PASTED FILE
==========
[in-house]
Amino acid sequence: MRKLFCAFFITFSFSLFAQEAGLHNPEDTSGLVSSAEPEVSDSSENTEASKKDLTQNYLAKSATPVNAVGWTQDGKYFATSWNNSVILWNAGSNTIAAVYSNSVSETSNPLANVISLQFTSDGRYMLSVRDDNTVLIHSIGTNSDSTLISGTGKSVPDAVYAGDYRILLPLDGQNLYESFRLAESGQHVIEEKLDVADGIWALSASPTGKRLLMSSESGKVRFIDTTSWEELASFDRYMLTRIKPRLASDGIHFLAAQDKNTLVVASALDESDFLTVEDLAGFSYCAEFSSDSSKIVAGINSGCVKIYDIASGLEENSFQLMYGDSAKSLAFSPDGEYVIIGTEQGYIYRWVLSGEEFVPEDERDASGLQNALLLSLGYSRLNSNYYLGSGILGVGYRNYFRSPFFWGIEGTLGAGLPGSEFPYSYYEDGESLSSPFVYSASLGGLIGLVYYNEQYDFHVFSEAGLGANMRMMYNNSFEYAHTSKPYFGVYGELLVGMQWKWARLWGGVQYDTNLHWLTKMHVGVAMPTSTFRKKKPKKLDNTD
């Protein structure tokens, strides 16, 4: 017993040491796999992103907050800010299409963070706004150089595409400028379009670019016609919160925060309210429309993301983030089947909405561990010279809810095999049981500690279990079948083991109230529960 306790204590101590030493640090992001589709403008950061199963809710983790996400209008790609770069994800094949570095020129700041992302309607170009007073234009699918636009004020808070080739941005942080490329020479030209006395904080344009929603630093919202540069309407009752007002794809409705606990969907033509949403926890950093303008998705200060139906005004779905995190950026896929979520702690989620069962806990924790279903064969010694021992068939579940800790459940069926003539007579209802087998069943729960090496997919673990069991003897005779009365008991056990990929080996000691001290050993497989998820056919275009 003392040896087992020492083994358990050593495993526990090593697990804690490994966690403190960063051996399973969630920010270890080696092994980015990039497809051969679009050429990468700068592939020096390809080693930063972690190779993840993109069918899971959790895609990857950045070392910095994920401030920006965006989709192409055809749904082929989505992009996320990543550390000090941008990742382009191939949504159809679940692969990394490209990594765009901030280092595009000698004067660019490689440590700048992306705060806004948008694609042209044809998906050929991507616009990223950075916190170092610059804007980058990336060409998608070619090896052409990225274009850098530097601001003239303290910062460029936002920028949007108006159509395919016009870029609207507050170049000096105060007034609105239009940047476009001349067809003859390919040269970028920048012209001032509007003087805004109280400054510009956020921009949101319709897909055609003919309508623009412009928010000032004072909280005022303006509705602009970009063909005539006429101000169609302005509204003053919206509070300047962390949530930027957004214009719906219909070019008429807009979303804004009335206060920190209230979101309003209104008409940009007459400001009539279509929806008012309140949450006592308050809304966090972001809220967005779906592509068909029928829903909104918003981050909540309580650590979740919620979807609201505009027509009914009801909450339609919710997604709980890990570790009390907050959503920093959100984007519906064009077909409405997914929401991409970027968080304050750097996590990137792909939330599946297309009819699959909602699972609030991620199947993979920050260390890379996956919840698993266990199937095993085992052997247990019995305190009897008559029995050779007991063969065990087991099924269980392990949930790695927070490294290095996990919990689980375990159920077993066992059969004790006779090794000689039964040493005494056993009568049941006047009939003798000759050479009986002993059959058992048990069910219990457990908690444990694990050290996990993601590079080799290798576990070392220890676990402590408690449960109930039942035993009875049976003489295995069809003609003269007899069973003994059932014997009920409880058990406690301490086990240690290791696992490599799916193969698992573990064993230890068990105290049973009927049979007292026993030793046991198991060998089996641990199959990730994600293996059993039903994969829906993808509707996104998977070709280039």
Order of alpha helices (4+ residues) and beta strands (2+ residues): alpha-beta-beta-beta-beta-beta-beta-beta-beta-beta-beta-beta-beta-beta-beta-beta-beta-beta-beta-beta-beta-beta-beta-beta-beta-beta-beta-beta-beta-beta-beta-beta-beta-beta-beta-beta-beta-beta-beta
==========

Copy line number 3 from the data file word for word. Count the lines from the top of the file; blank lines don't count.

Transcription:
């Protein structure tokens, strides 16, 4: 017993040491796999992103907050800010299409963070706004150089595409400028379009670019016609919160925060309210429309993301983030089947909405561990010279809810095999049981500690279990079948083991109230529960 306790204590101590030493640090992001589709403008950061199963809710983790996400209008790609770069994800094949570095020129700041992302309607170009007073234009699918636009004020808070080739941005942080490329020479030209006395904080344009929603630093919202540069309407009752007002794809409705606990969907033509949403926890950093303008998705200060139906005004779905995190950026896929979520702690989620069962806990924790279903064969010694021992068939579940800790459940069926003539007579209802087998069943729960090496997919673990069991003897005779009365008991056990990929080996000691001290050993497989998820056919275009 003392040896087992020492083994358990050593495993526990090593697990804690490994966690403190960063051996399973969630920010270890080696092994980015990039497809051969679009050429990468700068592939020096390809080693930063972690190779993840993109069918899971959790895609990857950045070392910095994920401030920006965006989709192409055809749904082929989505992009996320990543550390000090941008990742382009191939949504159809679940692969990394490209990594765009901030280092595009000698004067660019490689440590700048992306705060806004948008694609042209044809998906050929991507616009990223950075916190170092610059804007980058990336060409998608070619090896052409990225274009850098530097601001003239303290910062460029936002920028949007108006159509395919016009870029609207507050170049000096105060007034609105239009940047476009001349067809003859390919040269970028920048012209001032509007003087805004109280400054510009956020921009949101319709897909055609003919309508623009412009928010000032004072909280005022303006509705602009970009063909005539006429101000169609302005509204003053919206509070300047962390949530930027957004214009719906219909070019008429807009979303804004009335206060920190209230979101309003209104008409940009007459400001009539279509929806008012309140949450006592308050809304966090972001809220967005779906592509068909029928829903909104918003981050909540309580650590979740919620979807609201505009027509009914009801909450339609919710997604709980890990570790009390907050959503920093959100984007519906064009077909409405997914929401991409970027968080304050750097996590990137792909939330599946297309009819699959909602699972609030991620199947993979920050260390890379996956919840698993266990199937095993085992052997247990019995305190009897008559029995050779007991063969065990087991099924269980392990949930790695927070490294290095996990919990689980375990159920077993066992059969004790006779090794000689039964040493005494056993009568049941006047009939003798000759050479009986002993059959058992048990069910219990457990908690444990694990050290996990993601590079080799290798576990070392220890676990402590408690449960109930039942035993009875049976003489295995069809003609003269007899069973003994059932014997009920409880058990406690301490086990240690290791696992490599799916193969698992573990064993230890068990105290049973009927049979007292026993030793046991198991060998089996641990199959990730994600293996059993039903994969829906993808509707996104998977070709280039």